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Subject: Chapter 305 - Part 1

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Date Posted: Monday, October 15, 06:57:28am
In reply to: KatherineG. 's message, "Dreams in the Dark - continues with chapter 289 >" on Monday, June 18, 06:55:17am

Dreams in the Dark (305/?)
by Katherine Gilbert

It was later on that same, endless day, when Michael finally made his way toward bed. His unit had 20 minutes before lights out. Given how very empty he was feeling, he never imagined that it would be long enough to restore his soul.

He moved toward his bunk, barely listening to the mail call proceeding behind him--intending only to work a bit more on his continuing letter to his wife. So far, he had written a little every night he was here, in what little time he could steal from his duties and the basic necessities of life. It had been three and a half weeks since he had seen her, since his life had had any real meaning--and he feared that the letter he was composing was already showing his disjointed, hopeless spirit; he hoped that he could conjure up enough of his soul to make the missive somewhat worthwhile. Still, it was then that he heard his name called, his heart suddenly pounding. But it was difficult to believe that he might have been given such a reprieve.

The truth waited behind him, the voice of the young RAF recruit who had the job of delivering the mail sounding rather peevish at having to repeat himself. On the third attempt, he let out a sort of snorting, "Well, if he's not here . . ." But it was then that Michael came back to himself enough to retrieve this one bit of hope.

It was clear that the recruit had known who the recipient was all too well by the snigger he gave when Michael took the letter, but whatever sort of jibe the man aimed at him was meaningless, went utterly unheard. All the ex-actor could do was thank God that the letter was from his wife, his mind starting to calculate the time he had left to read it before lights out--cursing the regimentation of this life for keeping him from her. He was an adult, after all, could do his job well enough without being put on some rote sort of schedule; he had certainly managed it for long enough in the states. He was already ripping into the letter, as he went back to his bunk. But even this minor quibble meant nothing to him now.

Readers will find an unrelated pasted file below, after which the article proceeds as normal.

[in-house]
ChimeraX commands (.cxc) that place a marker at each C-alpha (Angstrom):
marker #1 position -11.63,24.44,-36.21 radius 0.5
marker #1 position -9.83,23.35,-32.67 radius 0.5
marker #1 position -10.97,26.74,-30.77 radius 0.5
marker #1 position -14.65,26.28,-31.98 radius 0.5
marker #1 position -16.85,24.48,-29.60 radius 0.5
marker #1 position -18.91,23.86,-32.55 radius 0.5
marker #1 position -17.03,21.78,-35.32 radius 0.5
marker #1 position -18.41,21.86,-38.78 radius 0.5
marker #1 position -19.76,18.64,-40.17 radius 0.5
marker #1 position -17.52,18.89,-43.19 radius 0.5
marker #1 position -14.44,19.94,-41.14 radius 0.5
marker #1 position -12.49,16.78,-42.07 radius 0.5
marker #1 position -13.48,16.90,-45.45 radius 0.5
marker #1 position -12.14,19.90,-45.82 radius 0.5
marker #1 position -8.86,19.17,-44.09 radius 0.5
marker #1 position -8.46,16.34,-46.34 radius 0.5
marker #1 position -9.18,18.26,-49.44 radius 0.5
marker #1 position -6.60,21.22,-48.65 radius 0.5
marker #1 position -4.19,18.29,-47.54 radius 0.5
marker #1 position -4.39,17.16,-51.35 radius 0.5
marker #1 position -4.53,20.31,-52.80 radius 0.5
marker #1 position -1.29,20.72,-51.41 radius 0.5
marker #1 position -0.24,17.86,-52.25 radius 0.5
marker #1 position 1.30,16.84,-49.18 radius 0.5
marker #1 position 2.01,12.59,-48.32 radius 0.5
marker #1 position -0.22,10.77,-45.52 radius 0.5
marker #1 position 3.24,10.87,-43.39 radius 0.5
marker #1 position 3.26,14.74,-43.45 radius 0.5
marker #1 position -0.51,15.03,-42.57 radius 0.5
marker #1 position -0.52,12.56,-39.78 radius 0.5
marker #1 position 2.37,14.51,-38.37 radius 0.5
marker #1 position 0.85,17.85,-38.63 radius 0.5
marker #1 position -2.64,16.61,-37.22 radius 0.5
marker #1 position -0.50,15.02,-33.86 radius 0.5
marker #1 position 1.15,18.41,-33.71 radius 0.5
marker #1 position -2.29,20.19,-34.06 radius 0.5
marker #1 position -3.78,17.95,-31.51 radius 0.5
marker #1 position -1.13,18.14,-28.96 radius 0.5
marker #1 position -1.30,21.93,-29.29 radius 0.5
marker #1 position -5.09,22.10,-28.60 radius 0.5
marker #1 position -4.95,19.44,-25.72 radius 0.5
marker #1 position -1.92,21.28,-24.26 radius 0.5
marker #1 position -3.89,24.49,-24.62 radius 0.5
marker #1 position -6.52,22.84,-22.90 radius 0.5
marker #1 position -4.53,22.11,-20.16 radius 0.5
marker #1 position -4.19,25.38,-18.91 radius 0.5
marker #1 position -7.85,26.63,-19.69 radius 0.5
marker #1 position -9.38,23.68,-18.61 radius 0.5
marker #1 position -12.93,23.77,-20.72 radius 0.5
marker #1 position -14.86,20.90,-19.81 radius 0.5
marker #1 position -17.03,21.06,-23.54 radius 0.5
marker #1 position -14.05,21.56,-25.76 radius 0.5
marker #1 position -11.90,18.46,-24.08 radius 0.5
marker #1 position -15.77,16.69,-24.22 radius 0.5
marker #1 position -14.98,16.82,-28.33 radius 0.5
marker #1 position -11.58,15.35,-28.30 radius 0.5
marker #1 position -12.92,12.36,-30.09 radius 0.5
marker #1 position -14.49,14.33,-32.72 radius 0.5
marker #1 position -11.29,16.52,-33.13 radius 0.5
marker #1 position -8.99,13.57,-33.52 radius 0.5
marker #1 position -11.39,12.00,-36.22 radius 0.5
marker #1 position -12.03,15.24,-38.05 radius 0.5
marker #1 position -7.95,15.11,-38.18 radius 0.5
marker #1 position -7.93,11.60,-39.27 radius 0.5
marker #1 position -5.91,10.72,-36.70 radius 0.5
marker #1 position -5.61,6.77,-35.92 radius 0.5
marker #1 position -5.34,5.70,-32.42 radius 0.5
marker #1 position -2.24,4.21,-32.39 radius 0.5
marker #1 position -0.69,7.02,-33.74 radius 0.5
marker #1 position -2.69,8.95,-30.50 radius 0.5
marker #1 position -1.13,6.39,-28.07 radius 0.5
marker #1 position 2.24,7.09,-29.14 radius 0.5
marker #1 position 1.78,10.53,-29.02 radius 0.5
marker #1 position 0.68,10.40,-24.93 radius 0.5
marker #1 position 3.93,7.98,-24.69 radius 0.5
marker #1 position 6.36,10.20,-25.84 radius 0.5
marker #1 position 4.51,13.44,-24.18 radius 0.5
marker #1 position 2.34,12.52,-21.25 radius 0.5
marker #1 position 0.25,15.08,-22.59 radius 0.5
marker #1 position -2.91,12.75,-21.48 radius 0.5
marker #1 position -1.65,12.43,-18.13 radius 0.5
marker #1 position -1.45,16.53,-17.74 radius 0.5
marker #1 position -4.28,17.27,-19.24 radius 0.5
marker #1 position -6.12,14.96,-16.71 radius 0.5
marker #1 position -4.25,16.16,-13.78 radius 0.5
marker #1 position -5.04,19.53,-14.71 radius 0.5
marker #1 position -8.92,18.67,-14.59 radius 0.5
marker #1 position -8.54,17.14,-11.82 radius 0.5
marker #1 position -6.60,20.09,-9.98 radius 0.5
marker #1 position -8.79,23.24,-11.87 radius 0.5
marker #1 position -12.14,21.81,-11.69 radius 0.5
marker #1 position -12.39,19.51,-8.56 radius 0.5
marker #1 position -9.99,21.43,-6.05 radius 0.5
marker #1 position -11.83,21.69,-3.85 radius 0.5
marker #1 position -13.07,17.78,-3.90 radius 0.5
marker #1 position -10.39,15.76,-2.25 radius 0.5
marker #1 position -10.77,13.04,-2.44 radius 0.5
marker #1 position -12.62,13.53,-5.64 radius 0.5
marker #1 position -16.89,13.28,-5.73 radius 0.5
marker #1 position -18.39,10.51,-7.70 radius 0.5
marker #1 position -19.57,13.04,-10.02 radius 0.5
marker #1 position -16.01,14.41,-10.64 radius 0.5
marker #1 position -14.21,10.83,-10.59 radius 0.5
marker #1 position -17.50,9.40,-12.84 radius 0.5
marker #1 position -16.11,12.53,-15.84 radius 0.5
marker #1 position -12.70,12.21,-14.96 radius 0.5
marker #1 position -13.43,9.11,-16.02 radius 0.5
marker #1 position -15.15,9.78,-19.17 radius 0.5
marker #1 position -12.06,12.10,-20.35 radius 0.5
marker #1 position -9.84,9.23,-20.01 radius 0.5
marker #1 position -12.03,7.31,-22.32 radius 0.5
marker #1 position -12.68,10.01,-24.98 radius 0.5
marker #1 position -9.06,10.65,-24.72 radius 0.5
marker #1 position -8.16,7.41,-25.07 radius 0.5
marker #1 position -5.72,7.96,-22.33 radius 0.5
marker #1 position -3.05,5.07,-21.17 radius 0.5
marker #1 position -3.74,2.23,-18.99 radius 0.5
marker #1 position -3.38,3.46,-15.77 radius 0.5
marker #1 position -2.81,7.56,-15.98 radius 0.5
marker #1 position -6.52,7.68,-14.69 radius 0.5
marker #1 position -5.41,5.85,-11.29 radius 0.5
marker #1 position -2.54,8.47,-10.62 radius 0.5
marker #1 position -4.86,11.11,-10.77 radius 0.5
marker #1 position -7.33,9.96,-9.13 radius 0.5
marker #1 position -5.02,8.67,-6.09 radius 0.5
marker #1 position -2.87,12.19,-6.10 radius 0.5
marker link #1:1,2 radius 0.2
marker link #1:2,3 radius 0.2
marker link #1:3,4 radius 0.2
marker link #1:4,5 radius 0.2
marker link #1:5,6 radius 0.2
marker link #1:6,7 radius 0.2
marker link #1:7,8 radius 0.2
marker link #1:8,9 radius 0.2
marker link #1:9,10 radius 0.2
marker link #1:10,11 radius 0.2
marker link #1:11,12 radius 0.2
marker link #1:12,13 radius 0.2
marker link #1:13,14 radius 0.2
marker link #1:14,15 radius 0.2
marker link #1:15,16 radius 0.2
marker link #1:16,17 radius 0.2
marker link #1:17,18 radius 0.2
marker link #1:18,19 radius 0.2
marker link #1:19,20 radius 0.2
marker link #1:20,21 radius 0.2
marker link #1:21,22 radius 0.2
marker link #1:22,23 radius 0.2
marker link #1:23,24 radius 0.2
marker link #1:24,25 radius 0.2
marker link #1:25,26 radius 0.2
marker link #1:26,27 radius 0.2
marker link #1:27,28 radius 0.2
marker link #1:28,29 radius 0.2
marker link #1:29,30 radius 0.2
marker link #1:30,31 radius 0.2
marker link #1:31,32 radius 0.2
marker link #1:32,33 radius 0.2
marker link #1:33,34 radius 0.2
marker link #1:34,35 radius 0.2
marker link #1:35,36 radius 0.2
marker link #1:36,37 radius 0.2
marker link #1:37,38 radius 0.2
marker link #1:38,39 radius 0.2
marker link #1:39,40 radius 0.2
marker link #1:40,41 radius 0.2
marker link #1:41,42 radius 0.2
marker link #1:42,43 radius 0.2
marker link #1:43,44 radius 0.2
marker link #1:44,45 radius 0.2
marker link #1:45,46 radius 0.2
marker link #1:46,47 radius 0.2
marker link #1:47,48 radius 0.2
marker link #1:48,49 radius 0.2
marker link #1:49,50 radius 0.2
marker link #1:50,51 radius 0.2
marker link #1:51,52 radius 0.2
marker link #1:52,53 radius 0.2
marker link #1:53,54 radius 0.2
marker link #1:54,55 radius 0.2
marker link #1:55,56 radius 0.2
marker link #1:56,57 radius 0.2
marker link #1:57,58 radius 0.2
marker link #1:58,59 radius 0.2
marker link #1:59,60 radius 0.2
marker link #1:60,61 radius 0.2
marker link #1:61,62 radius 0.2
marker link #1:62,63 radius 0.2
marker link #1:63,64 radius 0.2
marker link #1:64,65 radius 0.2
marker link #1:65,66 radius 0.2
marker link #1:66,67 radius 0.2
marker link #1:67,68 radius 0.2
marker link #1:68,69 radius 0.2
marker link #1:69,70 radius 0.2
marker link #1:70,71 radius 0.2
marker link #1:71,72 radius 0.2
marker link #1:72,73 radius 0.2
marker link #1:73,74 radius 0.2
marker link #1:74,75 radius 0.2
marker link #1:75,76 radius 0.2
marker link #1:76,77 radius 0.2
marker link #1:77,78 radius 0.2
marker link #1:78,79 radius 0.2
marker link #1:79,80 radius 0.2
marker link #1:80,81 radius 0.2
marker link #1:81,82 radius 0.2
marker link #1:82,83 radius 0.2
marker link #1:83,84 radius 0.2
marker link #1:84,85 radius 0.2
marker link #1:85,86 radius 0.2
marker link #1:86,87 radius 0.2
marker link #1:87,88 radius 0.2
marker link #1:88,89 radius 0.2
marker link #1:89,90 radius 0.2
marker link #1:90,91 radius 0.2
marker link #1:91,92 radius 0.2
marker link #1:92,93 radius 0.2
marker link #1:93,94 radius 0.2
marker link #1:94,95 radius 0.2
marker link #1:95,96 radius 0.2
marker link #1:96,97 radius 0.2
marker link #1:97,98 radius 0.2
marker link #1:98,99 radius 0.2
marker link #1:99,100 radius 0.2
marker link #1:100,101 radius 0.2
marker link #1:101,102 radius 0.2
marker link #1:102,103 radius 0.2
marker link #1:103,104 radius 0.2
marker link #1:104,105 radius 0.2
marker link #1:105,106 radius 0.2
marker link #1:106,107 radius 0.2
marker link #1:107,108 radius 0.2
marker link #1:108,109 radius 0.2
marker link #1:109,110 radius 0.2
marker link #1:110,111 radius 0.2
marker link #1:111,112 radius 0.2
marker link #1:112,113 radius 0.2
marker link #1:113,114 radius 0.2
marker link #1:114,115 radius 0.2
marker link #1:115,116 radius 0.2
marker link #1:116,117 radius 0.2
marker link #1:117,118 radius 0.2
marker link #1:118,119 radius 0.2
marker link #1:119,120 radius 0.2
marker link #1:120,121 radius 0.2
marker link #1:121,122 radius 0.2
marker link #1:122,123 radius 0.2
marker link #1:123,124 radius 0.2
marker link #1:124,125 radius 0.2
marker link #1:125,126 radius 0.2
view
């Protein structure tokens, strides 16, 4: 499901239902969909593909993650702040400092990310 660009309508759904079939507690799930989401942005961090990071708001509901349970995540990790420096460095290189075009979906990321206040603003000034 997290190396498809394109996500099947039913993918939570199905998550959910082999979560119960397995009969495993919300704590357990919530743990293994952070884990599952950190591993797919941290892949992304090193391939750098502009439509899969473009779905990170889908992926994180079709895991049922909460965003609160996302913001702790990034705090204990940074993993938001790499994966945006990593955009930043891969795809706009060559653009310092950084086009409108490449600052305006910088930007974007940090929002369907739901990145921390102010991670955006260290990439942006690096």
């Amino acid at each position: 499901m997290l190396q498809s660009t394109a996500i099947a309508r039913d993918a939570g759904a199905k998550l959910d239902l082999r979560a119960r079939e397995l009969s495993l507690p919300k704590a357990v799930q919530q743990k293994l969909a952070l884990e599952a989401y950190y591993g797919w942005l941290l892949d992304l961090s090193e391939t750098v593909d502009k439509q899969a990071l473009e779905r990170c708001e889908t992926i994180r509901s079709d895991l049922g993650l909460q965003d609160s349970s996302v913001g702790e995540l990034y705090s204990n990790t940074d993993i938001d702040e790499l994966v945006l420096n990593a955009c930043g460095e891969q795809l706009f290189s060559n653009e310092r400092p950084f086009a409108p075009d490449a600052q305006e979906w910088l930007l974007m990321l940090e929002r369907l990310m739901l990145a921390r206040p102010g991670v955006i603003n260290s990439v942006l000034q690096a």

The only thing which mattered were the words in his hands, the ones which came from his own, dear wife. He could feel his heart pounding, had to take a subtle, deep breath to try to keep his emotionless mask up--not wanting to let any of his bunkmates know what he was thinking any more than was necessary. Living as they did, in each other's back pockets, it was nearly impossible to keep any secrets; he spread the letter in his hands, ready to devour it. There was no reason to give them any more details than he had to.

These thoughts were fleeting, occupying only seconds--only Nikita real to him. He started to read quickly--praying for the best--the letter long, needing every second of this precious time. His very sanity rested on its contents. Because, if anything had happened to her in his time away . . .

This was still his major fear, the pain of separation unbearable. He didn't even know how the letter had gotten here so quickly, assumed that she must have gotten Helmut to use some of his influence in speeding it up somehow--but that didn't really matter. All that did was that these were her words. Finally, he was going to have some sort of connection to her again.

The letter read:

My dearest, most beautiful Michael,

I've just received the wonderful letter you sent before you left. I have no words for how perfect it is--or how much it moves me. When I think that I am the only woman, perhaps the only person, lucky enough to know your every thought--however lovely, fearful, or trivial they may be--I feel far too blessed to describe. How can I ever hope to tell you how much I love you?

I know you understand my struggle; I can see it in your own, beautiful words to me. Your love still doesn't seem quite real, especially when you aren't here beside me to remind me with your presence how lucky I am. After all those years of my childhood, after every bad example of men and relationships which I was unfortunate enough to witness, how could it be real that I would find you, that I could win your love? How is it even possible that you exist? It isn't; it can't be. I'm certain that you're some sort of fantasy I made up to try to get me through.

I know this is probably a silly notion to you. I'm not a newlywed anymore, know that I really *should* be used to this. Still, when I tell myself that I'm married to you, I want to laugh at the ridiculousness of the notion. Me--a little, ill-educated, unattractive, unworldly girl--winning the heart and the passion of the most perfect man alive? Having him love me enough to endure ridicule, threats, and a new life he had no desire to take part in? It can't be; it's too fantastical. Perhaps I'm going to wake up and discover that I dreamed you from the start.

I fear this still, my Michael--even more now that I'm being left alone at home. While this new isolation certainly has its advantages, is entirely less stressful than the long days at the studio, it also gives me little to think about besides you. Certainly, in many ways, this is a true pleasure, but it also makes me fear. What if I make you regret? What if your time away from me allows you to realize that you don't need me like you thought you did? What if you're just a delusion, and I've finally gone 'round the bend? What would I ever do, if I didn't know that you were coming back to me?

I don't have answers for any of these fears, my love, can't even imagine where I would go. I don't think there would be any future left for me. All I know, as this time of isolation grows ever longer, is that I miss you desperately. When I'm in your arms, in your presence, I feel whole and strong. When you're away, I feel diminished, unreal. There just doesn't seem to be much reason to go on except the hope that you'll return to me, whole and well, soon.

I know this is probably a futile wish, and I'm not asking you to feel guilty for your absence. This war, as little as I'm trying to follow every scrap of news, seems to show no signs of stopping. I know your work is important, that the world needs what you're doing. But I just can't help my selfish desire to have you entirely as my own.